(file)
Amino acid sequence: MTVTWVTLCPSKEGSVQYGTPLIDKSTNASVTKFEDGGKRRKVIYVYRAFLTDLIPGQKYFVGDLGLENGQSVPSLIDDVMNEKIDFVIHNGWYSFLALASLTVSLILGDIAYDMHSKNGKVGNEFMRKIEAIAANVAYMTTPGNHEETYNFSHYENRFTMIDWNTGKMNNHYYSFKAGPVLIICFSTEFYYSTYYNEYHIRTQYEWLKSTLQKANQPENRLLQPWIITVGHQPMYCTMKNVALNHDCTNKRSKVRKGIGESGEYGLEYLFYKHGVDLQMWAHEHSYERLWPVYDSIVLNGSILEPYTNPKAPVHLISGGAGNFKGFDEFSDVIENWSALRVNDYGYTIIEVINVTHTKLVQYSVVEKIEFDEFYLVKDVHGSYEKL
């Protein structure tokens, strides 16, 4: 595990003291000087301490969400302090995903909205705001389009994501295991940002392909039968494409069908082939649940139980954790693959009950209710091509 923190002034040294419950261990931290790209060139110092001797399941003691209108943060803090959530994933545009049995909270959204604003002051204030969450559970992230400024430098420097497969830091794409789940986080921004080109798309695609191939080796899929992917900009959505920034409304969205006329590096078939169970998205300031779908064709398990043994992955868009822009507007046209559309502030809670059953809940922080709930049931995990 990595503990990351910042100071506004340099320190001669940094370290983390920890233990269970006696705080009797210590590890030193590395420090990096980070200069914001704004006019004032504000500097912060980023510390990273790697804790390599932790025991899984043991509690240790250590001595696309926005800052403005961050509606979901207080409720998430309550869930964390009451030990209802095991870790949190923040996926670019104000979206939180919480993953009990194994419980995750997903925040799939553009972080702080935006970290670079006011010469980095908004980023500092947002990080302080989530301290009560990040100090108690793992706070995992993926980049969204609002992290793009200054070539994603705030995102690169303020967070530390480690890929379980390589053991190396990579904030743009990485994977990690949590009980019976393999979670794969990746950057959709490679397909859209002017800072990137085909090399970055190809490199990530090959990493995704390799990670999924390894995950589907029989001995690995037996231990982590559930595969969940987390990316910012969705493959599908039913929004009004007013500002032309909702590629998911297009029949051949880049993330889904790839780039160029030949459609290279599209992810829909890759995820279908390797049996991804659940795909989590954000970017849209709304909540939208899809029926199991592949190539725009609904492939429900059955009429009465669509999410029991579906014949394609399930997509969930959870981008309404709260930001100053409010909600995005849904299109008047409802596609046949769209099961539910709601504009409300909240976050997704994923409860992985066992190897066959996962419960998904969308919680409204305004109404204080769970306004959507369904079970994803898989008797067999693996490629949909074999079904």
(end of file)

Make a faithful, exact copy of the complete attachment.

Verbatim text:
Amino acid sequence: MTVTWVTLCPSKEGSVQYGTPLIDKSTNASVTKFEDGGKRRKVIYVYRAFLTDLIPGQKYFVGDLGLENGQSVPSLIDDVMNEKIDFVIHNGWYSFLALASLTVSLILGDIAYDMHSKNGKVGNEFMRKIEAIAANVAYMTTPGNHEETYNFSHYENRFTMIDWNTGKMNNHYYSFKAGPVLIICFSTEFYYSTYYNEYHIRTQYEWLKSTLQKANQPENRLLQPWIITVGHQPMYCTMKNVALNHDCTNKRSKVRKGIGESGEYGLEYLFYKHGVDLQMWAHEHSYERLWPVYDSIVLNGSILEPYTNPKAPVHLISGGAGNFKGFDEFSDVIENWSALRVNDYGYTIIEVINVTHTKLVQYSVVEKIEFDEFYLVKDVHGSYEKL
């Protein structure tokens, strides 16, 4: 595990003291000087301490969400302090995903909205705001389009994501295991940002392909039968494409069908082939649940139980954790693959009950209710091509 923190002034040294419950261990931290790209060139110092001797399941003691209108943060803090959530994933545009049995909270959204604003002051204030969450559970992230400024430098420097497969830091794409789940986080921004080109798309695609191939080796899929992917900009959505920034409304969205006329590096078939169970998205300031779908064709398990043994992955868009822009507007046209559309502030809670059953809940922080709930049931995990 990595503990990351910042100071506004340099320190001669940094370290983390920890233990269970006696705080009797210590590890030193590395420090990096980070200069914001704004006019004032504000500097912060980023510390990273790697804790390599932790025991899984043991509690240790250590001595696309926005800052403005961050509606979901207080409720998430309550869930964390009451030990209802095991870790949190923040996926670019104000979206939180919480993953009990194994419980995750997903925040799939553009972080702080935006970290670079006011010469980095908004980023500092947002990080302080989530301290009560990040100090108690793992706070995992993926980049969204609002992290793009200054070539994603705030995102690169303020967070530390480690890929379980390589053991190396990579904030743009990485994977990690949590009980019976393999979670794969990746950057959709490679397909859209002017800072990137085909090399970055190809490199990530090959990493995704390799990670999924390894995950589907029989001995690995037996231990982590559930595969969940987390990316910012969705493959599908039913929004009004007013500002032309909702590629998911297009029949051949880049993330889904790839780039160029030949459609290279599209992810829909890759995820279908390797049996991804659940795909989590954000970017849209709304909540939208899809029926199991592949190539725009609904492939429900059955009429009465669509999410029991579906014949394609399930997509969930959870981008309404709260930001100053409010909600995005849904299109008047409802596609046949769209099961539910709601504009409300909240976050997704994923409860992985066992190897066959996962419960998904969308919680409204305004109404204080769970306004959507369904079970994803898989008797067999693996490629949909074999079904």